What Are The Rules of The Kentucky Derby?

What Are The Rules of The Kentucky Derby

The Kentucky Derby is considered one of the most prestigious horse races in the world. Twenty horses compete in the derby, which typically draws in around 155,000 spectators to Churchill Downs in Louisville, Kentucky. The Kentucky Derby is also the first leg of the horse racing Triple Crown, which is followed by the Preakness Stakes and Belmont Stakes. There are different rules to keep in mind for the Kentucky Derby, as there are general horse racing rules that must be followed in every race and specific criteria to qualify for the Kentucky Derby.


Horse Racing Rules

The objective of horse racing is to complete the race before any of the other horses. The horses run around an oval race track with a jockey on their back that needs to control the speed and composure of the horse. One controversial implement in horse racing is the whip stick, which is used to whip the horse as it runs around the track. This typically increases the horse’s speed, but the whip stick is banned in several countries due to perceived violations of animal rights. Despite this, the whip stick is allowed in United States horse racing and, subsequently, in the Kentucky Derby.

Each horse race begins at the starter stall, where each horse runs out after the starting gun is fired. If a horse runs out of the starting gate before the starting pistol has been shot, a false start is declared. As with any other race, the race ends at the finish line, and the first horse to cross that line is declared the winner. It is also illegal to push, shove, or otherwise interfere with another horse or jockey during the race, and the horse and jockey will be disqualified if this occurs.

Horse racing is also a sport with heavy gambling ties. On account of this, there are rules in place to ensure competitive integrity so that no one unfairly loses money due to a jockey not putting in full effort to win a race. If the race steward feels that a jockey intentionally lost a horse race or did not commit full effort to win a race, there can be severe sanctions and suspensions for the horse and jockey, depending on the situation.

Qualifying for the Kentucky Derby

The Kentucky Derby and other Triple Crown races are unique in that each horse in the derby must be exactly three years old. The age limitation creates a competitive environment because every horse is the same age and theoretically has the same physical capabilities. Due to this, the Kentucky Derby is truly a once-in-a-lifetime event for each horse, and qualification into the race is considered a prestigious honor. In order to qualify for the Kentucky Derby, a horse must compete in a number of preparation races, and points are allotted through these races. In each of the prep races, the top four finishers gain points towards qualification for the Kentucky Derby. The number of points allotted varies from race to race, with top finishers in races shortly before the actual Kentucky Derby earning more points than earlier in the circuit. For example, the last prep race before the Kentucky Derby is the Lexington Stakes. The winner of this race is awarded 20 points toward qualification, with second place being awarded eight points. Horses must have 40 points accumulated via these prep races in order to qualify.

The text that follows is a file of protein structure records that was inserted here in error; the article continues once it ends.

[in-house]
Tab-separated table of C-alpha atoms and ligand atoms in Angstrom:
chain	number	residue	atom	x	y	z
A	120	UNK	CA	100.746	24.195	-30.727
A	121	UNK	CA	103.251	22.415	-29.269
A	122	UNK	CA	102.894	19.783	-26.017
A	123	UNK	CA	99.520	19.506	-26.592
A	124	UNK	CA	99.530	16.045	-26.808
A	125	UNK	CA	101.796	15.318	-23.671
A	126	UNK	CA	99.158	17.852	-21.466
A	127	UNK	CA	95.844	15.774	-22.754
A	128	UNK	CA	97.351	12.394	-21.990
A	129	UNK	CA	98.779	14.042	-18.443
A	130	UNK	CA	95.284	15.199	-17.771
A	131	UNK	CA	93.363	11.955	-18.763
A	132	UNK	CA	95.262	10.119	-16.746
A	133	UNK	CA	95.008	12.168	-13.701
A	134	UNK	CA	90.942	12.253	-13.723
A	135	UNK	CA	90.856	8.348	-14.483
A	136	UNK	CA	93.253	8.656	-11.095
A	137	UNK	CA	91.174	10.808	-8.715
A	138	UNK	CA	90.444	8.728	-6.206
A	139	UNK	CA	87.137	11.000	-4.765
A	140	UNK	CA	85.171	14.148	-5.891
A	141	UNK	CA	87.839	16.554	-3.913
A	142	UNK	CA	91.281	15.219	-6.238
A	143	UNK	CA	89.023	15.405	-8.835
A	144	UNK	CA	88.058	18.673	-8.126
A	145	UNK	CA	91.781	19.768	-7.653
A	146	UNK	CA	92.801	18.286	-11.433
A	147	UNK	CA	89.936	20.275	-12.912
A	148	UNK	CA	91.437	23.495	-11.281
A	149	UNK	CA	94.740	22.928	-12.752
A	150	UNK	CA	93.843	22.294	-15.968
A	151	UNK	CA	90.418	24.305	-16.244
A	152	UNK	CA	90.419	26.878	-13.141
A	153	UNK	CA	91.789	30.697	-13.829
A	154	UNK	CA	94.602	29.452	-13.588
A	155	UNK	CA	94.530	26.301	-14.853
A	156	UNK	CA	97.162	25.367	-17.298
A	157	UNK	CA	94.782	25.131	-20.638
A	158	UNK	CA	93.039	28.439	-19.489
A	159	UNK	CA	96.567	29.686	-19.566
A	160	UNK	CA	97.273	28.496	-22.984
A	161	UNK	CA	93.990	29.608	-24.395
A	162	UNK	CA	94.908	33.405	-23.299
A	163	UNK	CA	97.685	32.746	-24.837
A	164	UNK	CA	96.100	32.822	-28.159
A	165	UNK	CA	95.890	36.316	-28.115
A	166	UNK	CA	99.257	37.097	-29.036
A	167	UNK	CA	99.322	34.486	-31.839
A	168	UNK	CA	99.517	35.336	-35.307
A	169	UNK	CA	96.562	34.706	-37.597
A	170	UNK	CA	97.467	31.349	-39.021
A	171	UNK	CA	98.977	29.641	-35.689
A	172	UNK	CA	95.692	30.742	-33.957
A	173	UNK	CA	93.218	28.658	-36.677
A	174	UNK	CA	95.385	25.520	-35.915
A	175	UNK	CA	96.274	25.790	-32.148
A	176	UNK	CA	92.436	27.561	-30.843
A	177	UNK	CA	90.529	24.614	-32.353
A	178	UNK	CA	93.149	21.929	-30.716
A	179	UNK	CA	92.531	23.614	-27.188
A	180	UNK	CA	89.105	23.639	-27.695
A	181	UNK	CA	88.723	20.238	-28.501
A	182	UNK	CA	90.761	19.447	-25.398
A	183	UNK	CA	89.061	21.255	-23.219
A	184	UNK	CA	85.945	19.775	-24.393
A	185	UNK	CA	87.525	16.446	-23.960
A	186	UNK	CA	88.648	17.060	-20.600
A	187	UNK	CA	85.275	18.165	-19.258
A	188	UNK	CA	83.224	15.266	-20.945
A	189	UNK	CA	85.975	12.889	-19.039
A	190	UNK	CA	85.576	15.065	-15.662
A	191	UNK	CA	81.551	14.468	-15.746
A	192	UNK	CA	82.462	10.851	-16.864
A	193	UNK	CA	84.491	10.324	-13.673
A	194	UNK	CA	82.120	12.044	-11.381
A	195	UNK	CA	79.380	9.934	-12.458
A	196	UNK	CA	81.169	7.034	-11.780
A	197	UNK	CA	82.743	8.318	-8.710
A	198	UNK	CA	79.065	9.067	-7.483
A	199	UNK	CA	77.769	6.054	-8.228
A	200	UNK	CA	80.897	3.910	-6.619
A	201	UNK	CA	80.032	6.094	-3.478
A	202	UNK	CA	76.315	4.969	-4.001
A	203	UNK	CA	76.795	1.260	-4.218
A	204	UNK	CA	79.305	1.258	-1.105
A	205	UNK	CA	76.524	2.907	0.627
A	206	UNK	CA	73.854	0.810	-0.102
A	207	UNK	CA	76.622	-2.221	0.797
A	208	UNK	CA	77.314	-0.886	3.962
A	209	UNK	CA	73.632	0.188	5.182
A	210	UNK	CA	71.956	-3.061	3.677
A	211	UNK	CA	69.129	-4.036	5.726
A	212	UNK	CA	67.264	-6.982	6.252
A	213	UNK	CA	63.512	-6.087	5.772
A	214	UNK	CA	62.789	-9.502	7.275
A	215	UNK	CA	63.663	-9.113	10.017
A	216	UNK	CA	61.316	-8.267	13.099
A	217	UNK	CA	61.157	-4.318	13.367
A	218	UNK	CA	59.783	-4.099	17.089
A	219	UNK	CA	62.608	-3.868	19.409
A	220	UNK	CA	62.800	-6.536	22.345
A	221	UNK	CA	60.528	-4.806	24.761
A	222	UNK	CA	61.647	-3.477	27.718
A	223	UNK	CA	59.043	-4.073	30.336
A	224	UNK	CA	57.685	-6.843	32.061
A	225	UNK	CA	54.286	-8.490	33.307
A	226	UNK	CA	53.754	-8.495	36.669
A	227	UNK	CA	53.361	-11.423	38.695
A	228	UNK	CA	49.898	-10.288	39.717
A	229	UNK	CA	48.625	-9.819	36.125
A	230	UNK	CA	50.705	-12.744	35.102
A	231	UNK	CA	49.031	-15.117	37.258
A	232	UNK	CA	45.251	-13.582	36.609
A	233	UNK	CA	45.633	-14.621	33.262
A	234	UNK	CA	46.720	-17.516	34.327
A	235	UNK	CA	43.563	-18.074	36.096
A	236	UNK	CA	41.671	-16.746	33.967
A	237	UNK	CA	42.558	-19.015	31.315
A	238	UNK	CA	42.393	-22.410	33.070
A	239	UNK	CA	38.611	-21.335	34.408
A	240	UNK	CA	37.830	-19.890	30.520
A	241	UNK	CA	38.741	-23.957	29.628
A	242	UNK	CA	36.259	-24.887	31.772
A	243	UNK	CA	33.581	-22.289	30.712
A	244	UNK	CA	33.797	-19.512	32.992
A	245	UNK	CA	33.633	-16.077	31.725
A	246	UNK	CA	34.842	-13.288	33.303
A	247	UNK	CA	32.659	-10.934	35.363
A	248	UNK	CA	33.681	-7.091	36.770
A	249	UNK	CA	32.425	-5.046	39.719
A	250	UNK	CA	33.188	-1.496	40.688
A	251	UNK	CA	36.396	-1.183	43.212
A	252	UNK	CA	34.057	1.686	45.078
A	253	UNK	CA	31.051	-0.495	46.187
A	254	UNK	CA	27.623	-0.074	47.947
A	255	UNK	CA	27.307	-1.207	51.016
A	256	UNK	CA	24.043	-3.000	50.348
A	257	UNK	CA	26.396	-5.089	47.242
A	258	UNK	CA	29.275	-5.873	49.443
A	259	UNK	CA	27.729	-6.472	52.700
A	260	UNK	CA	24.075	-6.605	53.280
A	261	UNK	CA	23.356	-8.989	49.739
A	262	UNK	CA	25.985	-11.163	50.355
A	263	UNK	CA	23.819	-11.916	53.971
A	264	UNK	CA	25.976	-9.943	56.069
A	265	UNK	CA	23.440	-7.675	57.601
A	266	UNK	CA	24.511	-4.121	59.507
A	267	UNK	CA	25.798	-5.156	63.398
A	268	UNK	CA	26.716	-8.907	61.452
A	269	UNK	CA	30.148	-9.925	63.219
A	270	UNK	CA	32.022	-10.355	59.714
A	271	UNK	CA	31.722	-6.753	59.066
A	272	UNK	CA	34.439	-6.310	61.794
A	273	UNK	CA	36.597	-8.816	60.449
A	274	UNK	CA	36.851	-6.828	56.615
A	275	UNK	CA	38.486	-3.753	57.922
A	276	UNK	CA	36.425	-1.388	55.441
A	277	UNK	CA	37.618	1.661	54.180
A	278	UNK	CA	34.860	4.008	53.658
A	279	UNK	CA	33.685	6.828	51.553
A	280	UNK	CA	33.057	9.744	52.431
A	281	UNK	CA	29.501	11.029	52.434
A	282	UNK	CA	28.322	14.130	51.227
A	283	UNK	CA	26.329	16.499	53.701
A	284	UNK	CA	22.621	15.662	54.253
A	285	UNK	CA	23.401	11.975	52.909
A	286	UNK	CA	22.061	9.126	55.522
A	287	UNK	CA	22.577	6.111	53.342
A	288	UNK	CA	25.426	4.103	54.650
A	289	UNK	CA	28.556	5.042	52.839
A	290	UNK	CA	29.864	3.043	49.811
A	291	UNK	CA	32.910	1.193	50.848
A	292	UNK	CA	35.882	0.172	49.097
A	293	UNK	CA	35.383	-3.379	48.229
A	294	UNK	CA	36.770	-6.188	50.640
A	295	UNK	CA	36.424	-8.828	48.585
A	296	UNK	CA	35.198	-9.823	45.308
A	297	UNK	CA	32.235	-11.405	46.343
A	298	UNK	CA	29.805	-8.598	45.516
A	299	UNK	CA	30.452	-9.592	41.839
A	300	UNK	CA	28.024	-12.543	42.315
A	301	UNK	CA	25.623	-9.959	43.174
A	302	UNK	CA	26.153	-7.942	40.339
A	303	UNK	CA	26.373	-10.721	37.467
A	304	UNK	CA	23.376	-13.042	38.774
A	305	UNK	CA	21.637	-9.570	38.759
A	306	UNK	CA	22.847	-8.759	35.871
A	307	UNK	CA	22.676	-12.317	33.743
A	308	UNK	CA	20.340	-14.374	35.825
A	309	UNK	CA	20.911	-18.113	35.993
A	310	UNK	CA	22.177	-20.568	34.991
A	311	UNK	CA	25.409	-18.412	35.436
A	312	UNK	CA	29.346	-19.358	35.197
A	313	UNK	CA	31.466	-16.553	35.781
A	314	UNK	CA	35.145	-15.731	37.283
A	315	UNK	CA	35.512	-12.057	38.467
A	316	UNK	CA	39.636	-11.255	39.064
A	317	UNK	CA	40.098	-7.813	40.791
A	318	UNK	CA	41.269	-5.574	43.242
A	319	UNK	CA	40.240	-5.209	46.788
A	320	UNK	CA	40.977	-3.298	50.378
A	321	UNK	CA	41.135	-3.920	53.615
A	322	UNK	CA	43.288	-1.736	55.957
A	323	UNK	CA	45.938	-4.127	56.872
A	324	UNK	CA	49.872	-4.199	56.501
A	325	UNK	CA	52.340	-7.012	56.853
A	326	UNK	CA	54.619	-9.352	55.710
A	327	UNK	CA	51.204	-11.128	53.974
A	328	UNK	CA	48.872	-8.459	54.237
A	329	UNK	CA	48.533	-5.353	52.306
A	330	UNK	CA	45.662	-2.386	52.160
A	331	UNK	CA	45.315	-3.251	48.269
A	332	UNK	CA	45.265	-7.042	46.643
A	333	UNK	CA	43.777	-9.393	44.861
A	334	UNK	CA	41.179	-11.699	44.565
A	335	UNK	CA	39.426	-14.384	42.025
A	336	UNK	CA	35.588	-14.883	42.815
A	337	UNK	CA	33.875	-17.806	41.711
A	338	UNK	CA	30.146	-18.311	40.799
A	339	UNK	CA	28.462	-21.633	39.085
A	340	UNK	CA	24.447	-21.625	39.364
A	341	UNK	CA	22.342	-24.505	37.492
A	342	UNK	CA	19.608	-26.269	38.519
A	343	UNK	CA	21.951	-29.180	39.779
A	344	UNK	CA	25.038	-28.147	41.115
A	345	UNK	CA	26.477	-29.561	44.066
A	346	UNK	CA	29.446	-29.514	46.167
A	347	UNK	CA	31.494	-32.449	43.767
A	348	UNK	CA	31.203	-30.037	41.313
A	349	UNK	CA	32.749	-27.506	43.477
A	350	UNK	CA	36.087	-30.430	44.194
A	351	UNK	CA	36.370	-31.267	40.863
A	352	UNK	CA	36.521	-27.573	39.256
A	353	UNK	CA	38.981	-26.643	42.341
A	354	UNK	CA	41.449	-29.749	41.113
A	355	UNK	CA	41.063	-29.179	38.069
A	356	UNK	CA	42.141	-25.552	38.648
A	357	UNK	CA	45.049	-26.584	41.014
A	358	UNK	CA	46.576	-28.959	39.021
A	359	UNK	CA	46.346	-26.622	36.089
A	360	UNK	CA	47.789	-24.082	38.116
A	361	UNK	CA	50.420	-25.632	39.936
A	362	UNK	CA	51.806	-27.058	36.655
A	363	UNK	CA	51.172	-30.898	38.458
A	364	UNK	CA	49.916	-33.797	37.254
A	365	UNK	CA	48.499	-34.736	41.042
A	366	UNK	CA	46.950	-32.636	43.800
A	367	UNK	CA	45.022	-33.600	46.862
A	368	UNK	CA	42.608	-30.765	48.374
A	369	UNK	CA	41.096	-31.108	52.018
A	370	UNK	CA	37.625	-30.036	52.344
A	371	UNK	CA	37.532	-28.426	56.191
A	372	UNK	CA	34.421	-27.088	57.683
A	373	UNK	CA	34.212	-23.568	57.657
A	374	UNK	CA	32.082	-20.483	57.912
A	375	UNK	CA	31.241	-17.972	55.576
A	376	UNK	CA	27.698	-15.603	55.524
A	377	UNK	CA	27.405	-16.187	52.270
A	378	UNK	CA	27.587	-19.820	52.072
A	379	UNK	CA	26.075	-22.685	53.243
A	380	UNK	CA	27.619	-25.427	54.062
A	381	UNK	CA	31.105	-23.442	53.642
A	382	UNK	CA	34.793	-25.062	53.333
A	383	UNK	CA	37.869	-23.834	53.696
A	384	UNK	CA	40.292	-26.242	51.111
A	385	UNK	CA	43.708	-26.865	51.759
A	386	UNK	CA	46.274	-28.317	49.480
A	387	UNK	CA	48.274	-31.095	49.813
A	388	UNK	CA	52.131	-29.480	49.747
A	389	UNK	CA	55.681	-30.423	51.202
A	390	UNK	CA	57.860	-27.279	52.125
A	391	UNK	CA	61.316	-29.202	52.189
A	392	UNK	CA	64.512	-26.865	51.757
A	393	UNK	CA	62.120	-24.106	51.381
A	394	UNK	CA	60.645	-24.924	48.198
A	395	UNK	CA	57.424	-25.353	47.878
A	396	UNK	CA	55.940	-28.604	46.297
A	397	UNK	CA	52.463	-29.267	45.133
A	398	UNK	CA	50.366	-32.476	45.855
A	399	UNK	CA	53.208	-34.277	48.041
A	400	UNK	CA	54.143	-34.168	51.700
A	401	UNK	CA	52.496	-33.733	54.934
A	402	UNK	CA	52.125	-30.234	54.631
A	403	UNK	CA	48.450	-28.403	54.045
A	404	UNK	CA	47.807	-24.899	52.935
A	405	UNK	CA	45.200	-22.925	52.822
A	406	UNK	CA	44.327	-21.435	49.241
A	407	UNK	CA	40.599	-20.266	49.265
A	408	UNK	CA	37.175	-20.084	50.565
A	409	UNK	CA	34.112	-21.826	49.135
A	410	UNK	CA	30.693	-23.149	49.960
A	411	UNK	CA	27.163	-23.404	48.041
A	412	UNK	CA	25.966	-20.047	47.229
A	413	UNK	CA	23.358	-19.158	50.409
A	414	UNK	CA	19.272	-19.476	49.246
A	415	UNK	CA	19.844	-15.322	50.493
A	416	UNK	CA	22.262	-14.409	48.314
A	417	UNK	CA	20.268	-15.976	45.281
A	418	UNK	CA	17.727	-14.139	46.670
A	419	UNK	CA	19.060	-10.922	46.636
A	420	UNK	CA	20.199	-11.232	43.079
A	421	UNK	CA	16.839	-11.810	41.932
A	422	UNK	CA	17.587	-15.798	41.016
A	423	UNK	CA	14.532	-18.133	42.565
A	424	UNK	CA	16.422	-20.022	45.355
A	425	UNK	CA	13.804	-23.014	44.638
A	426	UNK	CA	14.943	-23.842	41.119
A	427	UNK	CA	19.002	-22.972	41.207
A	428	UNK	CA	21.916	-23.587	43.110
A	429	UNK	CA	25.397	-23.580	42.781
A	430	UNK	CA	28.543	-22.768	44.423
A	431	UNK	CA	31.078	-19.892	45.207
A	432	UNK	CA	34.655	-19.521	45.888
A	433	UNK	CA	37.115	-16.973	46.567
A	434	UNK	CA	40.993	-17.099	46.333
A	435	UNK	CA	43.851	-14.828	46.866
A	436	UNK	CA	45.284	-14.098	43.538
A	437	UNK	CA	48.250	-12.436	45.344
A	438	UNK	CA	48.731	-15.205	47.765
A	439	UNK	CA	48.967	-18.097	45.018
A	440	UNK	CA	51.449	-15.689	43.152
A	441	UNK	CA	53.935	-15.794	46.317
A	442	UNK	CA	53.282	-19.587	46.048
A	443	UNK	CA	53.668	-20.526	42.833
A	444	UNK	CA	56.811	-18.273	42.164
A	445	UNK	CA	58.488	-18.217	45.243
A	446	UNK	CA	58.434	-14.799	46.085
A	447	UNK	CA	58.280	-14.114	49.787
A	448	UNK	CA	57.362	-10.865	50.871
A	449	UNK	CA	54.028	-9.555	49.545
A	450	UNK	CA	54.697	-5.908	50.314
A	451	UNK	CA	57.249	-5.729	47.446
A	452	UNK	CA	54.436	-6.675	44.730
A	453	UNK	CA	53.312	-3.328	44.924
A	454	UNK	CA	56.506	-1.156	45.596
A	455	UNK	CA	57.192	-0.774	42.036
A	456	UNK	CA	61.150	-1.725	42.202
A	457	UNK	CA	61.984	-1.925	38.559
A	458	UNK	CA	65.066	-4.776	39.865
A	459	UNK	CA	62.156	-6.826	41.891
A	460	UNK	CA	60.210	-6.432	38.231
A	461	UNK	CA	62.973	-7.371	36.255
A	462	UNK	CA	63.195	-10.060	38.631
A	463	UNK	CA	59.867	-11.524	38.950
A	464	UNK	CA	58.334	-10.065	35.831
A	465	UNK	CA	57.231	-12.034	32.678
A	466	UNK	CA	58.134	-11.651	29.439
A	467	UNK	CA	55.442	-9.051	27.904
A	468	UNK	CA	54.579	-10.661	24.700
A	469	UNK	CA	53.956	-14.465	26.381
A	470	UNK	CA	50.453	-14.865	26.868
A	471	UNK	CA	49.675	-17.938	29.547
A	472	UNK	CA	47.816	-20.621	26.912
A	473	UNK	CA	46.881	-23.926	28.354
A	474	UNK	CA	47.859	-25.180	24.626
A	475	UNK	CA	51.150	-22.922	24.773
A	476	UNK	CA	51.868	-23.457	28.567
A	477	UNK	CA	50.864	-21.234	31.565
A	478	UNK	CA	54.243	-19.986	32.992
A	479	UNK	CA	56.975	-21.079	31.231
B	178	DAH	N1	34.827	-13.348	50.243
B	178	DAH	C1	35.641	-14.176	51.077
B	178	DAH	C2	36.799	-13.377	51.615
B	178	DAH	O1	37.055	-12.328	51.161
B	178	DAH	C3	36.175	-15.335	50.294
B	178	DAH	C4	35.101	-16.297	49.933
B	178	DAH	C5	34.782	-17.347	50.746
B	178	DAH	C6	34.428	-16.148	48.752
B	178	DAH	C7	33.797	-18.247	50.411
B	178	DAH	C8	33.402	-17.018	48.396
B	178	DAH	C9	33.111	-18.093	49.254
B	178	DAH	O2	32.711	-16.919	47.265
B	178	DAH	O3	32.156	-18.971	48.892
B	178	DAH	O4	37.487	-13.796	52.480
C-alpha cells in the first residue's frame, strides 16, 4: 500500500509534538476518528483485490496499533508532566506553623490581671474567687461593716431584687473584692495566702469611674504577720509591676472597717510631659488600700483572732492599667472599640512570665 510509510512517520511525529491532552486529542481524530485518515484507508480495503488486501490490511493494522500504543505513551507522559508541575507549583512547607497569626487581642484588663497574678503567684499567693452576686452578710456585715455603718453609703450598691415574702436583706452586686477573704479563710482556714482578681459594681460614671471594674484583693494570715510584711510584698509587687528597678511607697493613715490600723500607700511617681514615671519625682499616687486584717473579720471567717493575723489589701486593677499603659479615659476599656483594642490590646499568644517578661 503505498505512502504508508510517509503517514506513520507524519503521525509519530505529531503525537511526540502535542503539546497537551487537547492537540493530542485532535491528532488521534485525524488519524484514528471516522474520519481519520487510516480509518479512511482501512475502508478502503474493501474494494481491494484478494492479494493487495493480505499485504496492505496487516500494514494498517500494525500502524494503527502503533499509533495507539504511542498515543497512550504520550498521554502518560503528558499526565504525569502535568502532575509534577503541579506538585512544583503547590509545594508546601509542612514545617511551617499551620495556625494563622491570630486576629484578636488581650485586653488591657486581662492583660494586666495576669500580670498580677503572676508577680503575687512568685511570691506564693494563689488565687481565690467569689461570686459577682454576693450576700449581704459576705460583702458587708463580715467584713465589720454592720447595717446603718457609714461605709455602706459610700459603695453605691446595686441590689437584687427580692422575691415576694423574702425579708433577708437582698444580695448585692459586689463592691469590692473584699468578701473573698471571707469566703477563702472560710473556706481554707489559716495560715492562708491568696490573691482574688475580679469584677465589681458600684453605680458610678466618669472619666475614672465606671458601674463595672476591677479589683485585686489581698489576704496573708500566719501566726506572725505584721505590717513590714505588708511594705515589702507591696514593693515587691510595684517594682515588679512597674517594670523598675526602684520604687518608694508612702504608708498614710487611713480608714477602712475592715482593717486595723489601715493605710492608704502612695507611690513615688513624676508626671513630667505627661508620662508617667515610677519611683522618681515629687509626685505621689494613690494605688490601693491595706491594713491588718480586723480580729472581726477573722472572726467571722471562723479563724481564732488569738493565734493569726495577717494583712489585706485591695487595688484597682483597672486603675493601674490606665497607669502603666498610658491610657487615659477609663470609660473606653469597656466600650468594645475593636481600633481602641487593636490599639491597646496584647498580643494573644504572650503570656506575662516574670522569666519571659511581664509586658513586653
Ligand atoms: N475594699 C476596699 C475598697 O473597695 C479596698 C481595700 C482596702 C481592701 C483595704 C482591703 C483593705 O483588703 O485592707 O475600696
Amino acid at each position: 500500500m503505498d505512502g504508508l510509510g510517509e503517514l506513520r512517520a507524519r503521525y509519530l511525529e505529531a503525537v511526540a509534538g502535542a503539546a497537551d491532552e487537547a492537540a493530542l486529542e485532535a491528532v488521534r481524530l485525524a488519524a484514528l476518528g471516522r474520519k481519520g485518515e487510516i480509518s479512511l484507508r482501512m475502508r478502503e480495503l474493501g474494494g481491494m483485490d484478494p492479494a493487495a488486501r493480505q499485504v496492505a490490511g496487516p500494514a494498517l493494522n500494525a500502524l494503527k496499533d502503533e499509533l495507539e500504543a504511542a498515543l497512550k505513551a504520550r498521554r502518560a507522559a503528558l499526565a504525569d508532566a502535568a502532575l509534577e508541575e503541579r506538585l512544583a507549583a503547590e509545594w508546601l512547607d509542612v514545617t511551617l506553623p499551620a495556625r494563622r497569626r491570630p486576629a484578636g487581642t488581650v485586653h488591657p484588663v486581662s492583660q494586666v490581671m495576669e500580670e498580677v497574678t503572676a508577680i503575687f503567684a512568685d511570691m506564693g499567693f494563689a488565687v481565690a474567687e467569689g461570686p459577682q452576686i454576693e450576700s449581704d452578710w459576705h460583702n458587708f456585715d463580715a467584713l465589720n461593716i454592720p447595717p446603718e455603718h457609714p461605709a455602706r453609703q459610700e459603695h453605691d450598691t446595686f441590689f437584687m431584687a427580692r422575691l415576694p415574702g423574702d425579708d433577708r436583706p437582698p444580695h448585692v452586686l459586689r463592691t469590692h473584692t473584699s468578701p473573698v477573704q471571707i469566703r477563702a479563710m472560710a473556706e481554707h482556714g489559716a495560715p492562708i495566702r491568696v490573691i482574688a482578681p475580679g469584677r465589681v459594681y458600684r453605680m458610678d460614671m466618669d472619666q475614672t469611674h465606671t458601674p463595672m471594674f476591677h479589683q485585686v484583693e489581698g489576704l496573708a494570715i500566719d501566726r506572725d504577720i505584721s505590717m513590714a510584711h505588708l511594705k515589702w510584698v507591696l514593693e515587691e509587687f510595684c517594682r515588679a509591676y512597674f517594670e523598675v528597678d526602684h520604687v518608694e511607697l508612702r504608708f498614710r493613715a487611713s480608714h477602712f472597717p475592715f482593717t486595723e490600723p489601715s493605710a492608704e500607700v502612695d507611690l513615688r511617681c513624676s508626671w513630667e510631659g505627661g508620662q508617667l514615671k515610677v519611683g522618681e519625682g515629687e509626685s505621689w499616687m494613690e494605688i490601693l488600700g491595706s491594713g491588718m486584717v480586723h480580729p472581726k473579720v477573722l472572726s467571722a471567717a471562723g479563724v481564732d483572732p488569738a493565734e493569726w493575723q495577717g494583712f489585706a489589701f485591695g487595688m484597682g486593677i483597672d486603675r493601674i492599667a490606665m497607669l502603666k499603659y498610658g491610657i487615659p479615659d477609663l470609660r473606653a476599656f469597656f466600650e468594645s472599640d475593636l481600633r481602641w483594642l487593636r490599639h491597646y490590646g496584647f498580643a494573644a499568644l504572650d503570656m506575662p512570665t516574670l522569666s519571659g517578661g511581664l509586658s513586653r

While most of these horses qualify from prep races within the United States, there are also prep races in Japan, the United Arab Emirates, Ireland, and the United Kingdom, and any horse that accumulates 40 points from prep races in any of these countries earns a bid into the Kentucky Derby. The Kentucky Derby is also quite costly for any horse that qualifies. Along with any traveling and other costs associated with attending the event, the owner of each horse must pay an entrance and starting fee. For each horse, the entrance and starting fee is $25,000 each, totaling $50,000, as well as a nomination fee that is either $600 or $6,000, depending on how early they qualify for the derby. These fees can be well worth the costs, though, as the winner of the Kentucky Derby earns a $2 million prize.